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/freek'ing/ "phone phreak" 1. The art and science of cracking the telephone network so as, for example, to make free long-distance calls.

2. By extension, security-cracking in any other context (especially, but not exclusively, on communications networks).

At one time phreaking was a semi-respectable activity among hackers; there was a gentleman's agreement that phreaking as an intellectual game and a form of exploration was OK, but serious theft of services was taboo. There was significant crossover between the hacker community and the hard-core phone phreaks who ran semi-underground networks of their own through such media as the legendary "TAP Newsletter".

This ethos began to break down in the mid-1980s as wider dissemination of the techniques put them in the hands of less responsible phreaks. Around the same time, changes in the phone network made old-style technical ingenuity less effective as a way of hacking it, so phreaking came to depend more on overtly criminal acts such as stealing phone-card numbers.

The crimes and punishments of gangs like the "414 group" turned that game very ugly. A few old-time hackers still phreak casually just to keep their hand in, but most these days have hardly even heard of "blue boxes" or any of the other paraphernalia of the great phreaks of yore.
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References in periodicals archive ?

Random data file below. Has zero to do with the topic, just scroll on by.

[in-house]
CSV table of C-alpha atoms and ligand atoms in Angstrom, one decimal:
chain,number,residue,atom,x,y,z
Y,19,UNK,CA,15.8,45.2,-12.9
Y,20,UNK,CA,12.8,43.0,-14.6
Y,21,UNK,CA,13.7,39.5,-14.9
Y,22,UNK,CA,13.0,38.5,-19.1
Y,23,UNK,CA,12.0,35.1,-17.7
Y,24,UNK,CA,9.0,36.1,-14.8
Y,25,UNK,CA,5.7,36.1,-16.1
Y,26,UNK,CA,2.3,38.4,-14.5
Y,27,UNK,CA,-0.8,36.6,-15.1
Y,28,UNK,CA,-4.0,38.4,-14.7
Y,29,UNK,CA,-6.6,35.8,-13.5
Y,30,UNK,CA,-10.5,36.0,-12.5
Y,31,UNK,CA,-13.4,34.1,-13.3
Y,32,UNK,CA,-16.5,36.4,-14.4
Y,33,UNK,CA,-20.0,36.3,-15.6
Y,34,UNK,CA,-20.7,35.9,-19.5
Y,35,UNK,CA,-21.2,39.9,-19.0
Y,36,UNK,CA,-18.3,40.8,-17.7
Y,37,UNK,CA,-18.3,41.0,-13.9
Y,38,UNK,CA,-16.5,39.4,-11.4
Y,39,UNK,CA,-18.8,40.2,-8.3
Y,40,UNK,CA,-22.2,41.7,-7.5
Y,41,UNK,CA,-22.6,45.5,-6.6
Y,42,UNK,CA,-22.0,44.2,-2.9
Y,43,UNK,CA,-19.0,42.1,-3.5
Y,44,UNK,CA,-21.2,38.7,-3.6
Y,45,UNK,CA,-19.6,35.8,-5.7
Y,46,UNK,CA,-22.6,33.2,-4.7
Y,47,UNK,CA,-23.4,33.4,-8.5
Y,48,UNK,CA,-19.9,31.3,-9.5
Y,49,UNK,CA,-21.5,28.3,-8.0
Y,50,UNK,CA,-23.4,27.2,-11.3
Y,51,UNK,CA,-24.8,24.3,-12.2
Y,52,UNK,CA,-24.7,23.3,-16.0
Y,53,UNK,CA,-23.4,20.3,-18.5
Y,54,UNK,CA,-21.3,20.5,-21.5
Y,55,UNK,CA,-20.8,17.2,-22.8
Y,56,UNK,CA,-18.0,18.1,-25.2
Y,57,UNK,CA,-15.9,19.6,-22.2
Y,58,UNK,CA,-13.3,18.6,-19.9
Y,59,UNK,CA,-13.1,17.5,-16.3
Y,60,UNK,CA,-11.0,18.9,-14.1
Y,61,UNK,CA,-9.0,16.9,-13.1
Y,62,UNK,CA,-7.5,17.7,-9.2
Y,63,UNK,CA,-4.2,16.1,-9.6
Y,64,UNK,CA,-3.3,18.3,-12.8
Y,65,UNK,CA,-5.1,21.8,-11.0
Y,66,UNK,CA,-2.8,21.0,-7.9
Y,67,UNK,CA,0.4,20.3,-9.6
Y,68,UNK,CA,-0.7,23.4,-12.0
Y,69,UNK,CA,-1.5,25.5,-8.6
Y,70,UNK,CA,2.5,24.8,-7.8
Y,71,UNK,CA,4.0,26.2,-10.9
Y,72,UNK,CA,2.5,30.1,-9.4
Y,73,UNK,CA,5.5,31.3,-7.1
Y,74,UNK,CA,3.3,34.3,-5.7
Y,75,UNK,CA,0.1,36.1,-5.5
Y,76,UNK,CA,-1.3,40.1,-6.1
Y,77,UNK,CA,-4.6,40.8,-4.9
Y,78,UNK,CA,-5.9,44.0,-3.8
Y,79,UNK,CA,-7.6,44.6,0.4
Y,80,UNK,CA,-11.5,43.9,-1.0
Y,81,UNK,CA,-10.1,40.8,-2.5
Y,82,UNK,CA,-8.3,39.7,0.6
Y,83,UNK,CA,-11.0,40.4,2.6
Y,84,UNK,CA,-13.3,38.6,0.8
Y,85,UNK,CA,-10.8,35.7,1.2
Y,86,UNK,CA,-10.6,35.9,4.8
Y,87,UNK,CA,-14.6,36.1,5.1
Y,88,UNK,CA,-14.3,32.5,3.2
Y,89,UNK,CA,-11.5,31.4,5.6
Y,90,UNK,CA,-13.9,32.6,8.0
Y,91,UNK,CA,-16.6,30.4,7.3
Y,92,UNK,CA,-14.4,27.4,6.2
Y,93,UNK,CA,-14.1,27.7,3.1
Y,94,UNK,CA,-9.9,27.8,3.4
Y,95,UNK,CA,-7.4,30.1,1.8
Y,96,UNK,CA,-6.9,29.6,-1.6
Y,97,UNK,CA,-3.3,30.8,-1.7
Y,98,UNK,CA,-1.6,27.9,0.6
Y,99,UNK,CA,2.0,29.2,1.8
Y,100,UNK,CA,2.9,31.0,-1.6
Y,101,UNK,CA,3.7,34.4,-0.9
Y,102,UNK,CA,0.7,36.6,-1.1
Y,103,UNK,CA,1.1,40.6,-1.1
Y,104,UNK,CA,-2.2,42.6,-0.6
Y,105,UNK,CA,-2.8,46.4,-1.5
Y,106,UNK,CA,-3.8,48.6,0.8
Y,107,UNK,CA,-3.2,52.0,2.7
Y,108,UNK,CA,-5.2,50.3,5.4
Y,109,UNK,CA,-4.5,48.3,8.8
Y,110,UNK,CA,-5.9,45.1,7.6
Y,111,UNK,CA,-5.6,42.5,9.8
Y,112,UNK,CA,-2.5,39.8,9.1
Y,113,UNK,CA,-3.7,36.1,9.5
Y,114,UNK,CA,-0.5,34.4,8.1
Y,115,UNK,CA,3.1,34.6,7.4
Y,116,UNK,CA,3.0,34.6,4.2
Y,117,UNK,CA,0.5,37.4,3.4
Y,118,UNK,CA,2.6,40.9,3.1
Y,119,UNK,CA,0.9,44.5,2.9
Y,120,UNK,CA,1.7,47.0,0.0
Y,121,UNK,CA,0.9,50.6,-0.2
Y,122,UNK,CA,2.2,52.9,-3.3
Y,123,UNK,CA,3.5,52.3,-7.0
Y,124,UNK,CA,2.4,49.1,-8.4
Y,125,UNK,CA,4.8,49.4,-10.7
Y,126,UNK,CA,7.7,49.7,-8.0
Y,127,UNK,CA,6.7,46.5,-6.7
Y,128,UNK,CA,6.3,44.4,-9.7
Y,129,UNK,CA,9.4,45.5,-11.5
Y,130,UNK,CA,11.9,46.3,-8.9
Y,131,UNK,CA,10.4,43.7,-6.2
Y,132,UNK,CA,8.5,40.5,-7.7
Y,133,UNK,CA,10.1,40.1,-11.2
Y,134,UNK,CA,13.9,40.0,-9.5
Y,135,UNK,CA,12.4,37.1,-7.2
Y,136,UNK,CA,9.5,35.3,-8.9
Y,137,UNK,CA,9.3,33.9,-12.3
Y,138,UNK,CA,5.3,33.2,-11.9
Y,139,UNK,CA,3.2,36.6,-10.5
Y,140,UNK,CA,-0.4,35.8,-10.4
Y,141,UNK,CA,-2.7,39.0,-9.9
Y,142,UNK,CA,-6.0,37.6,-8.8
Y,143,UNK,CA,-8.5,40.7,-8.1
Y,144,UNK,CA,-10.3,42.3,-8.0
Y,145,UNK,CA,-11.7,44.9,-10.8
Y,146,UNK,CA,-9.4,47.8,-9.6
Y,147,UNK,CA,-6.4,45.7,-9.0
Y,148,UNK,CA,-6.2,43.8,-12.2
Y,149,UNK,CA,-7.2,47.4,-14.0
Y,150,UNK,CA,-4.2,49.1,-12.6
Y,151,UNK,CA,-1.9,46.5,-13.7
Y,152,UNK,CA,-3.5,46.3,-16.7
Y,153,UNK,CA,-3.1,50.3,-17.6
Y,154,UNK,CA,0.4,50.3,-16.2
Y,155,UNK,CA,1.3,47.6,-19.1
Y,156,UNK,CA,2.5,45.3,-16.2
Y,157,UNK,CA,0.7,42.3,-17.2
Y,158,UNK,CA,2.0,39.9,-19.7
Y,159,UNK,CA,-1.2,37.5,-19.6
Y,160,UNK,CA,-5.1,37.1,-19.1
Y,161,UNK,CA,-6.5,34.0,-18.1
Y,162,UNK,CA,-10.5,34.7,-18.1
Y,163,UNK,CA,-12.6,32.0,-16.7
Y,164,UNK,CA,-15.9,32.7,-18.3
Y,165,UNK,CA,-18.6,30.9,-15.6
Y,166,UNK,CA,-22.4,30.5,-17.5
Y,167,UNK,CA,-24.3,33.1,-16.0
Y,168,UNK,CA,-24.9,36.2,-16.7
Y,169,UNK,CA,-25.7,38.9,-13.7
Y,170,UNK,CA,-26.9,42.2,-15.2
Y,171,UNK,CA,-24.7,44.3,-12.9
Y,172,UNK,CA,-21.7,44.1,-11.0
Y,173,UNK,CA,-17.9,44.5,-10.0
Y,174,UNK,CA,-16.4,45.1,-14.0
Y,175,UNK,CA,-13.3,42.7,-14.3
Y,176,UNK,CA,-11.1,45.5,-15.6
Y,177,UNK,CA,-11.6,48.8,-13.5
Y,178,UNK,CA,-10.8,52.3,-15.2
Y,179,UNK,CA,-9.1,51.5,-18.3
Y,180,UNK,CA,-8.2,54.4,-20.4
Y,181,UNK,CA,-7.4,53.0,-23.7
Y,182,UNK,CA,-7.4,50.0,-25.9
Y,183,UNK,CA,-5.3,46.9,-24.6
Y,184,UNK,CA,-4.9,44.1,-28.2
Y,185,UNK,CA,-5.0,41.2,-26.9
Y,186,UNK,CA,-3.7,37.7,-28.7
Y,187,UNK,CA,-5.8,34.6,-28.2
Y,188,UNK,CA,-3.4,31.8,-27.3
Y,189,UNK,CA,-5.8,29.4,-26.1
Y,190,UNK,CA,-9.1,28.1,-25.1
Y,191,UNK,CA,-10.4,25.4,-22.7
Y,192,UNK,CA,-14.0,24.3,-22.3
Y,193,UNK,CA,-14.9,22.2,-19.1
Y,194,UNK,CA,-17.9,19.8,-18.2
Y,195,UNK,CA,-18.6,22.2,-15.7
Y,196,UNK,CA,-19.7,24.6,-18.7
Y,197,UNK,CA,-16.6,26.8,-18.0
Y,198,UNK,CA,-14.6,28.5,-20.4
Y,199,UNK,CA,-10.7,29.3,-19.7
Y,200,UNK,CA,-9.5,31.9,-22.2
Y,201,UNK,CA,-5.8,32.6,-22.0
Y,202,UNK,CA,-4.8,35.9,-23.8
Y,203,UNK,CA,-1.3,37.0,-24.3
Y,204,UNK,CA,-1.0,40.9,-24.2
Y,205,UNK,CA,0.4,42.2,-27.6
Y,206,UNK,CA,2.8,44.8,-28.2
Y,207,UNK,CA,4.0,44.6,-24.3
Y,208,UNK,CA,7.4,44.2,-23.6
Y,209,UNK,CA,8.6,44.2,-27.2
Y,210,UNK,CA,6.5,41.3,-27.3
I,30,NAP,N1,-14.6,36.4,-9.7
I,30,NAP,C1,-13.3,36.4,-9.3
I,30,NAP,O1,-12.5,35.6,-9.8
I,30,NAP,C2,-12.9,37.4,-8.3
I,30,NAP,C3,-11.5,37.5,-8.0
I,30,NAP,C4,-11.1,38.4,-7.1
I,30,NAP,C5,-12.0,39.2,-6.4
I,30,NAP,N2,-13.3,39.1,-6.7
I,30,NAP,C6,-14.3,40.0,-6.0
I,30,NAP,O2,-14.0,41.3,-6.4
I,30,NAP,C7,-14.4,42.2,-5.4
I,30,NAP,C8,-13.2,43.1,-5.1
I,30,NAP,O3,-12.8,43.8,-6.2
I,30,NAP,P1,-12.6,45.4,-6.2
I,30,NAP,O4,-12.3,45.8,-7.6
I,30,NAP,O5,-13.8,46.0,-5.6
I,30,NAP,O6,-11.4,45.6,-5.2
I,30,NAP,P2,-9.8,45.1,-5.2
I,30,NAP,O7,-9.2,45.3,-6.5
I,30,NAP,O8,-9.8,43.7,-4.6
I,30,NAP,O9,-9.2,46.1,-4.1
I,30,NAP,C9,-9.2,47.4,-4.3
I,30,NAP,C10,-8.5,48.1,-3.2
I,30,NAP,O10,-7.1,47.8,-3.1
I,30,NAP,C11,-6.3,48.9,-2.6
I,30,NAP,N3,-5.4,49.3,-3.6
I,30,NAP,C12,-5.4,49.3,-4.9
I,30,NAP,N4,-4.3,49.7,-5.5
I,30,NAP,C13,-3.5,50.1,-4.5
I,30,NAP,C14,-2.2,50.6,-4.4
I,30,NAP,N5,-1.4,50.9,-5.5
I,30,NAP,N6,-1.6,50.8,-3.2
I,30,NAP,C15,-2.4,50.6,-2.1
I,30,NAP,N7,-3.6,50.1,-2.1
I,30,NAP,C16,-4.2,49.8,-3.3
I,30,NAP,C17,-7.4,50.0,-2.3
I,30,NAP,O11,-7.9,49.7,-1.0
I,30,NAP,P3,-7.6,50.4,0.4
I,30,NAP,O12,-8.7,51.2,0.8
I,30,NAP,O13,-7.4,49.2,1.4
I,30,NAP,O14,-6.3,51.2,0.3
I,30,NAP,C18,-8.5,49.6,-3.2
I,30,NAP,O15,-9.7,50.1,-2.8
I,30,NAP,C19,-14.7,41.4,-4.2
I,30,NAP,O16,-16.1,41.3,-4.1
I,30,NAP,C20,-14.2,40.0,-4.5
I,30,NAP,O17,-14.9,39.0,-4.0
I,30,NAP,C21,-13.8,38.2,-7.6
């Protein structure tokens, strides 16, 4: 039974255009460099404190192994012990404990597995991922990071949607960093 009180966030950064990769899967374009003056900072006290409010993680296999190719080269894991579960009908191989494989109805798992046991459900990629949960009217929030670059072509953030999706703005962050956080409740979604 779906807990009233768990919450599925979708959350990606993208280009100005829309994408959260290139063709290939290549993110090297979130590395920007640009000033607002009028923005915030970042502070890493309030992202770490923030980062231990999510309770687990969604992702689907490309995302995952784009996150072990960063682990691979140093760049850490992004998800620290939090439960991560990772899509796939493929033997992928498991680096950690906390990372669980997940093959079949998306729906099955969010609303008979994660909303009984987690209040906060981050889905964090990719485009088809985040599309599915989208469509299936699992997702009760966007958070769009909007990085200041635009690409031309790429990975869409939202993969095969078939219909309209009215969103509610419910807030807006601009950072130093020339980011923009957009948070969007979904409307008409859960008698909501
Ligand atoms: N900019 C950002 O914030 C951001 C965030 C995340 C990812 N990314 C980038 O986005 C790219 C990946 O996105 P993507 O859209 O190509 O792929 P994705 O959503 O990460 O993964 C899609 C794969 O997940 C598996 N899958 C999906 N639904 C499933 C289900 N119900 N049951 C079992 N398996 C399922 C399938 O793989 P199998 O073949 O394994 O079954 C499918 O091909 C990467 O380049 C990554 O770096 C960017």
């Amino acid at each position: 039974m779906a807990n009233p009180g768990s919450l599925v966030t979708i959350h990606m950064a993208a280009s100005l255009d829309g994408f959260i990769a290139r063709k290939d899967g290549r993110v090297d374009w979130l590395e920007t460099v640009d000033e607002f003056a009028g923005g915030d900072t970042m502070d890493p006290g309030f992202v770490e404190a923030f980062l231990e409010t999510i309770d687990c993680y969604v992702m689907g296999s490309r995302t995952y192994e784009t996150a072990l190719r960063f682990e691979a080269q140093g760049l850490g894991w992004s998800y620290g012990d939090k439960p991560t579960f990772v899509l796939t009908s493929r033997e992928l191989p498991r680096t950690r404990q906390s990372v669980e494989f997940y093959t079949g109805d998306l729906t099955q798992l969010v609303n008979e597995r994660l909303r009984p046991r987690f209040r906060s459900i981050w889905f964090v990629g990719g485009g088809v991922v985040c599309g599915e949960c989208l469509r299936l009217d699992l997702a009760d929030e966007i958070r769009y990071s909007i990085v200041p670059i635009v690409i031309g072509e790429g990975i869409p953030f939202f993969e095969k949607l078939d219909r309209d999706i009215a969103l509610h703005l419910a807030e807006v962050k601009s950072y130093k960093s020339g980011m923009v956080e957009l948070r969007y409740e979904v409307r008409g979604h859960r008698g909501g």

(53) It is clear that the legacy of phreaking, which grew out of harmless curiosity to explore a new technology, has progressed into a frightening and dangerous means of political attack in swatting.
(16) Phreaking is the act of hacking into or manipulating a telephone network.
The global cost of "phreaking" is estimated at more than PS3bn - with the cash generated often used to fund other organised crime or terrorist organisations.
Cowens director Stuart Williams said: "Phreaking is costing businesses hundreds of thousands of pounds every year.
The decisive moment in the rise of Microsoft may well have been the piracy of Bill Gates's first programming code by San Francisco-area hobbyists (chapter 16, "From Phreaking to Fudding").
<p>Hackers made headlines for breaking into phone company systems more than 20 years ago -- a practice that was known as phreaking -- but as the traditional telephone system has become integrated with the Internet, it's creating new opportunities for fraud that are only just beginning to be understood.
Aresurgence of the old days of "phone phreaking"--hacking into phone systems--led to a crackdown late last year on "swatting," a more aggressive type of phone phreaking.
Phreaking, hacking, viruses, worms, identity theft--what's next?
He gave this information to Draper, whose extensive use of the whistle made him a phreaking legend.